Cebu City Tour: Sto. Nino Church, Magellan's Cross, and the Capitol


We all have different reasons for travelling. For most people, it’s to see the popular landmarks: heritage sites, theme parks, churches, beaches, and other attractions. For foodies like me, it’s to experience the culture of a new place by delving into its local cuisine—or plainly, to pig out. Still for others, it’s a way to seek all things new: restaurants, nightclubs, places, experiences, people. Oftentimes, it’s a mix of all these.

While I tend to gravitate towards the foodie inclination, I have learned to love Cebu so much in the few times that I went there—a fondness that told me I shouldn’t be eating my way around Cebu without seeing its historical sites. If you read my old post about our Cebu-Bohol trip in 2012, you would know that it contained an itinerary I myself didn’t even follow. That was my first time in Cebu and I was aiming for a complete city tour—it turned out to be four days of drunkenness. As I kept saying, I have a weird way of discovering a new place: I learn where the good restaurants and bars are, haha! So when I came back this year to Cebu, I felt like I owed it to the place to actually accomplish this city expedition.

I love Cebu so much that I was willing to walk around and learn its past, even if history tremendously bores me. OK, the definition of “learn” in the previous sentence is up for a debate.

Anyway, after a fabulous lunch in Lantaw Floating Native Restaurant in far-flung Cordova in Mactan, my mom, my sister, and I went to Sto. Nino Church to attend mass (we’re holy like that). Sto. Nino Church, or the Basilica Minore del Santo Nino de Cebu, is the oldest church in the Philippines. The mass was conducted in the outdoor area, same venue of the Feast during Sinulog.


My concern before getting there was, “what if the mass is in Cebuano?” Fortunately, it was carried out in English.



After the mass, I saw people waving their hands towards the direction of the altar. It turns out that the gesture is a symbol of faith, an act performed by devotees to express their call and submission to the Lord. I mimicked the gesture with an added message: “Til we see each other again!”


The interior of Sto. Nino looked so much like the church we have in Meycauayan, Bulacan, aptly called … the Sto. Nino Church. HAHAHA! Looks like our version at home is patterned from the original one, which is in Cebu of course.

Since it was already night-time, the gates to the Magellan’s Cross were already closed. Imagine my disappointment when I realized I could only take pictures of the beautiful ceiling by extending my arms through the grilles, haha!


If you want to know the history behind Magellan’s Cross, I’m not the person you should ask, haha! All I know is that it’s a symbol of how Magellan brought Catholicism in the Philippines.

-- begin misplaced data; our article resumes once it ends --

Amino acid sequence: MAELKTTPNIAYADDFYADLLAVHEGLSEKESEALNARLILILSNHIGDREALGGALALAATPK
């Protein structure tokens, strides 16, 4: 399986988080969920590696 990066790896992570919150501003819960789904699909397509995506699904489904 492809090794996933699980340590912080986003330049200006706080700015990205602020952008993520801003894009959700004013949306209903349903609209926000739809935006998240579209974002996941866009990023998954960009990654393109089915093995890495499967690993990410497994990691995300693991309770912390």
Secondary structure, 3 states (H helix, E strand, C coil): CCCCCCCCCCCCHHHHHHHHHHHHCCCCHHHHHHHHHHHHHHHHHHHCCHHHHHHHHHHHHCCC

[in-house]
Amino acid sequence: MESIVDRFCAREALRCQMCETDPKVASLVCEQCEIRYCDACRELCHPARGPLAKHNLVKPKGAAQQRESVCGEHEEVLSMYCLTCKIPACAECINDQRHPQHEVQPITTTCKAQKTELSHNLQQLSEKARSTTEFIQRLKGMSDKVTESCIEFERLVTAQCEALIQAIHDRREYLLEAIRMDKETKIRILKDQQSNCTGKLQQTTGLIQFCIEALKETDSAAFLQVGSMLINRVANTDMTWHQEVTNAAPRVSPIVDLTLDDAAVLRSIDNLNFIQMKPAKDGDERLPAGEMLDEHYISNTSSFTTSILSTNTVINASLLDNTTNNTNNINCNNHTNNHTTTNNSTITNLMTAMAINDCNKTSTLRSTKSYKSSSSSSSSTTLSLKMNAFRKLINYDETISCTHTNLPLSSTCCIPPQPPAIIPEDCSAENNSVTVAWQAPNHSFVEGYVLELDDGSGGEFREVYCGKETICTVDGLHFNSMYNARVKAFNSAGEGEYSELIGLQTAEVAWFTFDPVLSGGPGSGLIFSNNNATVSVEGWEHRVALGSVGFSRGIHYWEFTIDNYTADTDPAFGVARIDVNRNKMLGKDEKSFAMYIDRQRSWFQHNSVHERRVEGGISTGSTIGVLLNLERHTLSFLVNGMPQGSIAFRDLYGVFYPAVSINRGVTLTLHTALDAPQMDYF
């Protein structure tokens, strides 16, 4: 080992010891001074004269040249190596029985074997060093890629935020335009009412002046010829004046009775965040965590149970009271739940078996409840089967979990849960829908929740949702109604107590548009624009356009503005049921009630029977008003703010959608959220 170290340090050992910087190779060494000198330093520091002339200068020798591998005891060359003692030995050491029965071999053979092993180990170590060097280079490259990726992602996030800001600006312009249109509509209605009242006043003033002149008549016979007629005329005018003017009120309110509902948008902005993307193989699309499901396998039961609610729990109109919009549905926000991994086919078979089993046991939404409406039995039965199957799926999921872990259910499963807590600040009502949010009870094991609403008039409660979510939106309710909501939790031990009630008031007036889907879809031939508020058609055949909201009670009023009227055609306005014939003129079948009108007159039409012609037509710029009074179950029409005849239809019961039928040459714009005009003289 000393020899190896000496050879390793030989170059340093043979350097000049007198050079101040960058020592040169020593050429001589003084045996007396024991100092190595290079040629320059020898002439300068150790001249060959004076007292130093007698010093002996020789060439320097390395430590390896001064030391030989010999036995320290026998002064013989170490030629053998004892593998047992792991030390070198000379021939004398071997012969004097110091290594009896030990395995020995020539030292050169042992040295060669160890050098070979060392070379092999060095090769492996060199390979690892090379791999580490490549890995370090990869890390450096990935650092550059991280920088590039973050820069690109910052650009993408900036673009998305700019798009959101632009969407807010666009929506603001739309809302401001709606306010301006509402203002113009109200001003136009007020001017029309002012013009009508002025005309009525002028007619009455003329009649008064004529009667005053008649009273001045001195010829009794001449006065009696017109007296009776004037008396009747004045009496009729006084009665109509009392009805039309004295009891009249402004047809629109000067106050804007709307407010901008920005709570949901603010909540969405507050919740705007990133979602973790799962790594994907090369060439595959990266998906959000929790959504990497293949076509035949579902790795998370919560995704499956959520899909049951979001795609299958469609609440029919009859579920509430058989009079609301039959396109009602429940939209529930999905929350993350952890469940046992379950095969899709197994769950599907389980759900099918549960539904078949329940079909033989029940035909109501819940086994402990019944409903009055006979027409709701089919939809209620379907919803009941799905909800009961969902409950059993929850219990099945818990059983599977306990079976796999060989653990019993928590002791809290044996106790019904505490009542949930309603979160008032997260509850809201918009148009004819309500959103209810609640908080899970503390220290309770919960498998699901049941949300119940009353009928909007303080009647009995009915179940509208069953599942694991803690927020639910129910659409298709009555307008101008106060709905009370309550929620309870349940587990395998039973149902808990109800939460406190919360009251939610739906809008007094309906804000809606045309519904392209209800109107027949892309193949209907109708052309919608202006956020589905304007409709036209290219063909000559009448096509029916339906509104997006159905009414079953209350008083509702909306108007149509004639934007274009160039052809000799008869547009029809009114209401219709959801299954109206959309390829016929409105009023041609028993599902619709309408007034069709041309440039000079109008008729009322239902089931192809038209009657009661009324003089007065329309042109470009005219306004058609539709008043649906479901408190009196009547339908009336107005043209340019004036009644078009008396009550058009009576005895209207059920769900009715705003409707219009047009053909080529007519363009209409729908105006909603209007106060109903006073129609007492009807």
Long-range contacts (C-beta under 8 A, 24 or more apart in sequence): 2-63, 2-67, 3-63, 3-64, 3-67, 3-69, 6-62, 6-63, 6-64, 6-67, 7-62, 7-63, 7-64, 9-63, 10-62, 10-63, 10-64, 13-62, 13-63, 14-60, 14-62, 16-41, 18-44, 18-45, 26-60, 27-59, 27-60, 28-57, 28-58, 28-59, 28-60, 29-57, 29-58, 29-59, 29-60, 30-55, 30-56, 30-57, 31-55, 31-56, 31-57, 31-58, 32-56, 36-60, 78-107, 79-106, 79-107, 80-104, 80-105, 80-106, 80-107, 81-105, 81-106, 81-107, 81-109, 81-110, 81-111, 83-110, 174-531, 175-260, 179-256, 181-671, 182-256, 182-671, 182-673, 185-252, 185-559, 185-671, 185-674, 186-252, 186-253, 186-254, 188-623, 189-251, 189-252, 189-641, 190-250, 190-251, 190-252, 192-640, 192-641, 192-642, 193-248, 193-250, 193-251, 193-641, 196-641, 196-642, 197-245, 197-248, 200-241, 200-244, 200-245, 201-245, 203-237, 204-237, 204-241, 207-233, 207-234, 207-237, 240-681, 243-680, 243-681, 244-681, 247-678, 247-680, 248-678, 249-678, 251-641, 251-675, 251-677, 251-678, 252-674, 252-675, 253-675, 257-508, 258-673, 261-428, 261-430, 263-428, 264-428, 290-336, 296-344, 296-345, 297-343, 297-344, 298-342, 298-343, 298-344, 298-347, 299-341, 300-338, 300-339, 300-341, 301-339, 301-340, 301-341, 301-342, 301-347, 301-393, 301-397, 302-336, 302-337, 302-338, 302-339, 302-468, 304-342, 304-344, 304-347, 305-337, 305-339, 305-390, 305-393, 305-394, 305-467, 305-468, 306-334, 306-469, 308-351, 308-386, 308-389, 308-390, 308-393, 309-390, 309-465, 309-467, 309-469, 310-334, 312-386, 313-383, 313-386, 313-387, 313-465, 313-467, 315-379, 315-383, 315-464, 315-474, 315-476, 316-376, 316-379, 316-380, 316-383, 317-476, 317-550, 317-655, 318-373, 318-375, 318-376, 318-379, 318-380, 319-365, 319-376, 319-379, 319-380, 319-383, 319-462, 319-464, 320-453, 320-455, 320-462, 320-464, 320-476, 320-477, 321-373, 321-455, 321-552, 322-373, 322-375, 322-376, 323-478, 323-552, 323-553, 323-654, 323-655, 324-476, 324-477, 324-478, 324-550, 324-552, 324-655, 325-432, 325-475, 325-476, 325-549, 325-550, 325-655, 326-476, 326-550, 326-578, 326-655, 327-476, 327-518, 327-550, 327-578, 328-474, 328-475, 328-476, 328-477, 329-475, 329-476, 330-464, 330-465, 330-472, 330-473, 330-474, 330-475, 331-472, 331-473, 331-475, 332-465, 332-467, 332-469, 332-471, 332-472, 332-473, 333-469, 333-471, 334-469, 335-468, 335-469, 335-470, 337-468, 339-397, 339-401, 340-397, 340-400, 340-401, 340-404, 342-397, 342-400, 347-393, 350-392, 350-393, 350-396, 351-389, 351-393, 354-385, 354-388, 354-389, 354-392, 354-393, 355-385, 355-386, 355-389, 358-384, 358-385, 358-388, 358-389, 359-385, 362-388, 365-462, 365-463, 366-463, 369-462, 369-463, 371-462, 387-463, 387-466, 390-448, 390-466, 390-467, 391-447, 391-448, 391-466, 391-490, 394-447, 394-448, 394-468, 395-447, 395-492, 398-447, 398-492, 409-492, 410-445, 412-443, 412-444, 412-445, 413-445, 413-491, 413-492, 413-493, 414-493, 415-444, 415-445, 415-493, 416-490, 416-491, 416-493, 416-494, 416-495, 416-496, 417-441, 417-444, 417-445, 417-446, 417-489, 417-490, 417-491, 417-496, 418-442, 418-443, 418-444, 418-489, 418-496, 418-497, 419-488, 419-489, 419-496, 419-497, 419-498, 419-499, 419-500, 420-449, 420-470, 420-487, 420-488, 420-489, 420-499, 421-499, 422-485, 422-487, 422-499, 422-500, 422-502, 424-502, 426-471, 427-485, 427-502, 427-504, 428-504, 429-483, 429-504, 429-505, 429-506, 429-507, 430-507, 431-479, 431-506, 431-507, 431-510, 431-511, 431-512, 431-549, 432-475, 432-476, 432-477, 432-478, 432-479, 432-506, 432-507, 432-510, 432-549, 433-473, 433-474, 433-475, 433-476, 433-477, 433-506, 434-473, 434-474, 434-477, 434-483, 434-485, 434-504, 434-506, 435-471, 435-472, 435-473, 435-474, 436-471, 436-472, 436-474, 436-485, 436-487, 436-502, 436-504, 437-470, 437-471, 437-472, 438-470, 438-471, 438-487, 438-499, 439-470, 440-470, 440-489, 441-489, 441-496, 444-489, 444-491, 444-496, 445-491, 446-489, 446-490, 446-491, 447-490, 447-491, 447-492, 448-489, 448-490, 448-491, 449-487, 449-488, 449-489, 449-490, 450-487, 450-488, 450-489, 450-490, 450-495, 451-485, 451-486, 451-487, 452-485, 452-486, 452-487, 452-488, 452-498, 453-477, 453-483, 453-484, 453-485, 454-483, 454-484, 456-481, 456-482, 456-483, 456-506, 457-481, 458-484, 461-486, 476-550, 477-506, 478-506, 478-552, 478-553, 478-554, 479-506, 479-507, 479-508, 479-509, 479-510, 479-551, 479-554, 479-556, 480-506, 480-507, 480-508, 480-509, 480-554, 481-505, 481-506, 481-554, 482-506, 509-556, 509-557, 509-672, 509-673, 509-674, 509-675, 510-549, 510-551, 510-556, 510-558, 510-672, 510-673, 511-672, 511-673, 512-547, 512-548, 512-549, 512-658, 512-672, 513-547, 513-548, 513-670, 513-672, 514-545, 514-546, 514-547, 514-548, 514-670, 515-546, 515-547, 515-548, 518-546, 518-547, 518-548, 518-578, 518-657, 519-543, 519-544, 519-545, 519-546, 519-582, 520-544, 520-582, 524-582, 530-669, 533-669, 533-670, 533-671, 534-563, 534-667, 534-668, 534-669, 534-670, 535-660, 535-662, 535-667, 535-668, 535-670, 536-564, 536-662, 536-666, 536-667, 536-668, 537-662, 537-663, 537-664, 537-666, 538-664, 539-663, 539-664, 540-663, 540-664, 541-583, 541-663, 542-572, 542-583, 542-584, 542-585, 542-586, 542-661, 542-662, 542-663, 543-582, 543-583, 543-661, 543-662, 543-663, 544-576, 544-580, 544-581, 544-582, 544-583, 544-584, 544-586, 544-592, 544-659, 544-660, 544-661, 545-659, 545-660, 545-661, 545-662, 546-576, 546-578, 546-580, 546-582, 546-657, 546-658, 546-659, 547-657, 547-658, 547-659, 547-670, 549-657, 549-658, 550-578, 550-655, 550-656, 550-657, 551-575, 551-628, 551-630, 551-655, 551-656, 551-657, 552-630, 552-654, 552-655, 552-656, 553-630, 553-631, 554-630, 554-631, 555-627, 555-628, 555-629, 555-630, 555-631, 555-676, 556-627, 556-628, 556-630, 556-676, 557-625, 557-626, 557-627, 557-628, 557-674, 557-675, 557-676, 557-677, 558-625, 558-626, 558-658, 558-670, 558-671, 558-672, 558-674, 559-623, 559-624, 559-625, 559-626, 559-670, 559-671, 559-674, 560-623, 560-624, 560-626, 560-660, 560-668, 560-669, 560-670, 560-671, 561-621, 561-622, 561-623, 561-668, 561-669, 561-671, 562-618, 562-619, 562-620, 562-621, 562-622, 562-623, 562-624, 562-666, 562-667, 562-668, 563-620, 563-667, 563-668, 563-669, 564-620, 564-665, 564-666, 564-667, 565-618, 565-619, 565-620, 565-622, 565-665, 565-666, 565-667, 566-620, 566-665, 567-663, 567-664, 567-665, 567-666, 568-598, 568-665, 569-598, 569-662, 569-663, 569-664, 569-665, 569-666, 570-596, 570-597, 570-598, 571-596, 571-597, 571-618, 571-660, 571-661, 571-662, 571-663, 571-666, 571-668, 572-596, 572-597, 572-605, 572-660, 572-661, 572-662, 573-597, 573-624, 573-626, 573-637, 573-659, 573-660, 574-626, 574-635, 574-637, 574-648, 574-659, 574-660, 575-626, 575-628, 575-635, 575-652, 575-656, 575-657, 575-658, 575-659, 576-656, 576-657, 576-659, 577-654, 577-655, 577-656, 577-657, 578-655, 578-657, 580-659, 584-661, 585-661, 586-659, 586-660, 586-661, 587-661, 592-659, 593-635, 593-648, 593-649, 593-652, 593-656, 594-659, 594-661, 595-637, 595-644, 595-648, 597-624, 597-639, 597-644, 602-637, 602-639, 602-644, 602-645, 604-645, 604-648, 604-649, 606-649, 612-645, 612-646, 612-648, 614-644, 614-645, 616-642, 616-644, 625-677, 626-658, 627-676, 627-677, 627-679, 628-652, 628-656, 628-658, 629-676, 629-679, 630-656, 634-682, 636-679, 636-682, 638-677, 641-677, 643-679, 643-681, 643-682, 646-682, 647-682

The Cebu Provincial Capitol is another landmark I put an effort into seeing. It’s not that far from the hotel where I stayed, and near Zubuchon in Escario, so when I went there for lunch I made sure to drop by the Capitol. It shows off an elegant architecture—multi-featured, as is evident from its fa├žade: a concave wall, topped by a dome, flanked by wings, with a rectangular base serving as the entryway.


I have always been fascinated with photographing structures, and it looks majestic, if you ask me. I could almost imagine President Snow of the Hunger Games emerging anytime, sentencing me to a lifetime of starvation just because he feels like doing so. Haha!



I visited the Capitol a few hours before I left for Manila, and needless to say, I didn’t complete my city tour goal again. I have listed down all the places I want to see in Cebu City below, and ticked off the sites I have been to:

Sto. Nino Church
Cebu Cathedral
Taoist Temple
The TOPS
Colon Street (known as the oldest street in Cebu. Was able to drive by on my first time in Cebu)
Magellan’s Cross
Cebu Provincial Capitol
La Independencia
Fort San Pedro
Taboan Market

Six out of ten. Not bad. Four more reasons to go back to Cebu.

I have a feeling my brain deliberately forgets something so that I have a reason to come back.


If you’re a stick-to-the-plan traveler, you can finish this city tour in one day—maybe even half day. But then, if you’re in a rush, you won’t be able to enjoy and fully appreciate each one of them. I hate it when people just pass by a certain place and take pictures just so that they could shout out to the world by posting in Facebook that they have been there. Be a bit more spontaneous. Talk to a stranger, sit down and get awed by architecture, maybe even grab a drink (like we did in TOPS). Traveling is about seeing places for what they really are, and not about collecting thousands of pictures.


I hope people see Cebu for what it really is, and why it’s called the Queen City of the South.

pepe samson

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